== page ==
GREEN — Students at Green Hills School walked into the cafeteria Thursday to find an unusually hearty meal awaiting them: chicken alfredo pasta with roasted asparagus, followed by strawberry shortcake for dessert.
The students happily consumed their food — one student declared it better than the meals he ate at home — while at the same time learning the importance of eating healthy and supporting local businesses during the school’s inaugural “Chef Day.”
The day involved collaboration between Maschio’s Food Services, which provides meals for the K-8 school, and Tranquillity Farms, located about 4 miles away from the school. Representatives from each group were on hand to teach the students about the role of farms, including one in their own township, in producing the food they eat.
“It’s just a win for everybody,” said Green Hills School Superintendent Jennifer Cenatiempo. “It’s supporting our local farms and it’s putting better food in front of our kids.”
Cenatiempo said the school has been brainstorming ways to cook meals for students that are nutritious and enjoyable. The solution, said Maschio’s purchasing manager Mike Baldwin, is to highlight the full process of creating the food rather than simply showing the finished product.
“We get a lot of questions from parents, school boards, et cetera, on, how do we help the kids eat healthier?” Baldwin said. “Too many people want to try to force food down (to children); we take the alternative. We teach them where the food is coming from, the hard work that goes into it, nutrients that come out of it. We try to spark the interest at a younger age.”
Maschio’s reached out to Tranquillity Farms to add the concept of eating and buying local to the day. The farm supplied ingredients grown on the farm for each dish, including strawberries, asparagus, spinach and lettuce.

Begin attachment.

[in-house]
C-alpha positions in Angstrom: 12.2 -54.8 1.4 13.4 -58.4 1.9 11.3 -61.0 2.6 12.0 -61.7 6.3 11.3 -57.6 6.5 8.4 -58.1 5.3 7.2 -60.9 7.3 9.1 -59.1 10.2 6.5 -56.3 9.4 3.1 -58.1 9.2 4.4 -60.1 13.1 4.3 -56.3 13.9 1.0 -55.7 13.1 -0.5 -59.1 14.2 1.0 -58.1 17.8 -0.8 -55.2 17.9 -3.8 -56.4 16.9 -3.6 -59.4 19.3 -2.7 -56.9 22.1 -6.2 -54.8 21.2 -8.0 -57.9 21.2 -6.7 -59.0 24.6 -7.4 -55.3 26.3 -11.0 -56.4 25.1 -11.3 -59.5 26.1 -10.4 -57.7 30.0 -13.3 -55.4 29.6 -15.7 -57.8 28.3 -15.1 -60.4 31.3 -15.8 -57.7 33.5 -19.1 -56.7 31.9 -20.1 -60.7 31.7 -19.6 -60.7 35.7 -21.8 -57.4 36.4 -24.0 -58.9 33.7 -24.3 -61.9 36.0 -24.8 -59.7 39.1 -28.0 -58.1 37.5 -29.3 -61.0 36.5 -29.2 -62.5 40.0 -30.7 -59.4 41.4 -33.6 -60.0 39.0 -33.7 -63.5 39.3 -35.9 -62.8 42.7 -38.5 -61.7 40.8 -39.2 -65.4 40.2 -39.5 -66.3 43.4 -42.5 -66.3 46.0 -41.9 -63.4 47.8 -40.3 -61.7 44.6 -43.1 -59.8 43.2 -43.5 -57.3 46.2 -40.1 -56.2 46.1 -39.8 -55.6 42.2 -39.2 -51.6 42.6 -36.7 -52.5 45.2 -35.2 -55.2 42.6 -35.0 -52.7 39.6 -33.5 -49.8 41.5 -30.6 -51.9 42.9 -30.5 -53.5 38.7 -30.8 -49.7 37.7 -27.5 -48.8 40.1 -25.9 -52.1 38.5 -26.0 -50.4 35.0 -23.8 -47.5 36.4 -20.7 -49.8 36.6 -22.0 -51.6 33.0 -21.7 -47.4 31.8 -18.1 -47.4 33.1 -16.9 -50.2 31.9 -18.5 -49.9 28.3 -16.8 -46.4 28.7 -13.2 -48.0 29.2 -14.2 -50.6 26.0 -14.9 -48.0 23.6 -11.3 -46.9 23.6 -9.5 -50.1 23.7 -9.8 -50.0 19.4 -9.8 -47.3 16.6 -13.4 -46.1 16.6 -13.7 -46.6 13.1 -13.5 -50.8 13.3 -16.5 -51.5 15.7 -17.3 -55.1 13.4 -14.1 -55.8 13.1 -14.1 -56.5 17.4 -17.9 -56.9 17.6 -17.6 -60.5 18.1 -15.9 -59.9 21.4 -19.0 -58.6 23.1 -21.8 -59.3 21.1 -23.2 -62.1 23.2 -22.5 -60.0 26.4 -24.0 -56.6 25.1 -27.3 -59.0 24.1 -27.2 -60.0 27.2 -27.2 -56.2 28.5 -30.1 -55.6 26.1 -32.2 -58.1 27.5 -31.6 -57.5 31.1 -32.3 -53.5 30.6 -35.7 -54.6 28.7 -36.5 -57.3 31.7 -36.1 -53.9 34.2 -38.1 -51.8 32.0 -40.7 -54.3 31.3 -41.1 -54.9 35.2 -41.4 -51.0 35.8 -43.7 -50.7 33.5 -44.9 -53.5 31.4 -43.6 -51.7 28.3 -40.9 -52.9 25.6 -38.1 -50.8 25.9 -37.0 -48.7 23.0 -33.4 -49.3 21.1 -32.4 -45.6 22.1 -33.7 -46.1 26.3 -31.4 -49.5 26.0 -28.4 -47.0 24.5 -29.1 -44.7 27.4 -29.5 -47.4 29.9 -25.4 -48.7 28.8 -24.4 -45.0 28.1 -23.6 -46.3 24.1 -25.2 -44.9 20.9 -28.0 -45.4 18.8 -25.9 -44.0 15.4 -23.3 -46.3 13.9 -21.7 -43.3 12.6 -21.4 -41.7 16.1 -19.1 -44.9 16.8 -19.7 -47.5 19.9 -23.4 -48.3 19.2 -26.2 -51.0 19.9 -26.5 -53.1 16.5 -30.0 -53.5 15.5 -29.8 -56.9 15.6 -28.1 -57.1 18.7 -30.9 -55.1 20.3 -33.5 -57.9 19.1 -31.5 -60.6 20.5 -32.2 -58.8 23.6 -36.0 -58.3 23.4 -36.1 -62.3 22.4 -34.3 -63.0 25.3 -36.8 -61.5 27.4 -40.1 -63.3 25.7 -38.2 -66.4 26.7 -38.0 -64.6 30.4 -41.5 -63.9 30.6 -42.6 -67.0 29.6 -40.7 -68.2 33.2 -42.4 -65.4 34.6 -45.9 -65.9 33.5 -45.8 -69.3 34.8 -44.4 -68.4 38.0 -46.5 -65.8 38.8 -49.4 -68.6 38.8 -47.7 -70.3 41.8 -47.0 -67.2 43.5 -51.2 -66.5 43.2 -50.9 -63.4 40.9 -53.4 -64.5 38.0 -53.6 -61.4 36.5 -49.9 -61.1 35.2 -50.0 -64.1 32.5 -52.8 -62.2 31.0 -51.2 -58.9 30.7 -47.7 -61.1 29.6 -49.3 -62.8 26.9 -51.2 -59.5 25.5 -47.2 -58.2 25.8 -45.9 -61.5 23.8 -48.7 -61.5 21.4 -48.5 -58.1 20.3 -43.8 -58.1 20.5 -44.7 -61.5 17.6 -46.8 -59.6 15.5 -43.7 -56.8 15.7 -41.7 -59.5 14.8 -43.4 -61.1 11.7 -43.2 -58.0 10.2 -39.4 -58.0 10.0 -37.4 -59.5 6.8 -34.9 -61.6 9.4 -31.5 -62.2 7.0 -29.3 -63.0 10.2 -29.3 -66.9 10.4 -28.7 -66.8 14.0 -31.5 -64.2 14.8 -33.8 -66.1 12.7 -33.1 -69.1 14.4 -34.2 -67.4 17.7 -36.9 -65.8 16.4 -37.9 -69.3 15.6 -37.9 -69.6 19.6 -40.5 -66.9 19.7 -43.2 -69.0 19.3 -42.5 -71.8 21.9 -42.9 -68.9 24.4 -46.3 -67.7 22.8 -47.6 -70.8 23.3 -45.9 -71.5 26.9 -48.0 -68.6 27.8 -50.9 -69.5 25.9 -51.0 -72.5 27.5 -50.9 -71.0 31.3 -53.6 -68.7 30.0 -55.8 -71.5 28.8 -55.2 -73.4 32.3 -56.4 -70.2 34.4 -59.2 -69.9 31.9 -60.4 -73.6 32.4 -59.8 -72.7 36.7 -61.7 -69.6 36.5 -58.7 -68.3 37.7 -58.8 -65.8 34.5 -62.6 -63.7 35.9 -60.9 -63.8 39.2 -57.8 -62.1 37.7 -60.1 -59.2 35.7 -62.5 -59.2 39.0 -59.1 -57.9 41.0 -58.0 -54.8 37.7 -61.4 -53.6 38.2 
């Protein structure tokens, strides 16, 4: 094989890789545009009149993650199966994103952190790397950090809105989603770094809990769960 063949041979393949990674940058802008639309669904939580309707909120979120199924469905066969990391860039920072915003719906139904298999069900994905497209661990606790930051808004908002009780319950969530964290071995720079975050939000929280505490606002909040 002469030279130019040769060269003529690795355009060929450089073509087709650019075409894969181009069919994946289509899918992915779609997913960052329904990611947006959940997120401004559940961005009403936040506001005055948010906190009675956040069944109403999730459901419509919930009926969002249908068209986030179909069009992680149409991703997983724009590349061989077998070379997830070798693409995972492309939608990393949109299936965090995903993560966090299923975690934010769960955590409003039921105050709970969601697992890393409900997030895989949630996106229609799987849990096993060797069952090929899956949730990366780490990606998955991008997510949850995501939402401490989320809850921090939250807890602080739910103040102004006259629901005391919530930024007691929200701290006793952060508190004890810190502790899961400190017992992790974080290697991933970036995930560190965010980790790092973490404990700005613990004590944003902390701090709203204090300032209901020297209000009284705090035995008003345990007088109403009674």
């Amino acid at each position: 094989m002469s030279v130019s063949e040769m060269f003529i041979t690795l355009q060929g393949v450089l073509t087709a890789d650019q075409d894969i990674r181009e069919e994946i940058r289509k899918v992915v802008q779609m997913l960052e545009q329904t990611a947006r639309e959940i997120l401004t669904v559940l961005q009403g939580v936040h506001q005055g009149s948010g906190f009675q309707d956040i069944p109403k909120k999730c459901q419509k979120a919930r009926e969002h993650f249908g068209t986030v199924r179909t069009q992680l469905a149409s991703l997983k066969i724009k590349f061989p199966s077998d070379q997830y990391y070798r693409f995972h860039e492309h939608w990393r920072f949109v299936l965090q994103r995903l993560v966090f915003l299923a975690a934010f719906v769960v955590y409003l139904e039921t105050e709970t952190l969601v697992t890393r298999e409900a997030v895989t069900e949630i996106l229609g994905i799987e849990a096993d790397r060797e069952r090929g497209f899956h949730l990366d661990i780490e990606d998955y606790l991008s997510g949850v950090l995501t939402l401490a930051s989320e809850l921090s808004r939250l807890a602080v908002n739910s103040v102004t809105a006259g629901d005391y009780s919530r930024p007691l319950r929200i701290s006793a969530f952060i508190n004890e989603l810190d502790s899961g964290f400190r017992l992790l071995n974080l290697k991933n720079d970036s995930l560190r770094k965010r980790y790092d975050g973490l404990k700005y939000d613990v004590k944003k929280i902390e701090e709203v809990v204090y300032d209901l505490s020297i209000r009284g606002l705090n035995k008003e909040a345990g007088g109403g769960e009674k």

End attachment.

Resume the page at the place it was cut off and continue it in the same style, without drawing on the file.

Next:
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“It’s nice for (the students) to be exposed to different vegetables and fruit that they can get right next door from the farm,” said Erin Lytle, part of the Freeborn family who owns Tranquillity Farms. “They all seem really excited to try this stuff, which is really awesome.”
Cenatiempo called the farm-to-table initiative her “passion” along with promoting health and wellness. Children who have a generally good diet should not be discouraged from eating sweets and other less healthy food, she said.
“The idea is not to say that you shouldn’t have anything that’s a dessert in your life,” Cenatiempo said. “Our objective here is just to teach kids balance — that it is absolutely acceptable to have a dessert but also to consider filling your plate with fruits and vegetables and whole grains and other healthy items.”
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Next year, Cenatiempo hopes to host monthly tastings that highlight a specific fruit or vegetable to further push her students to expand their palates. Based on the reception to Chef Day, the kids will be more than happy to learn more about their food.
“They walk in, they go, ‘Whoa, this is different,'” Baldwin said of Thursday’s event. “Once they say it’s different, you’ve got their attention, and then from there you can start to drop little seeds of knowledge. Hopefully, if one or two of these kids goes on to study agriculture and do something awesome, then we did our job.”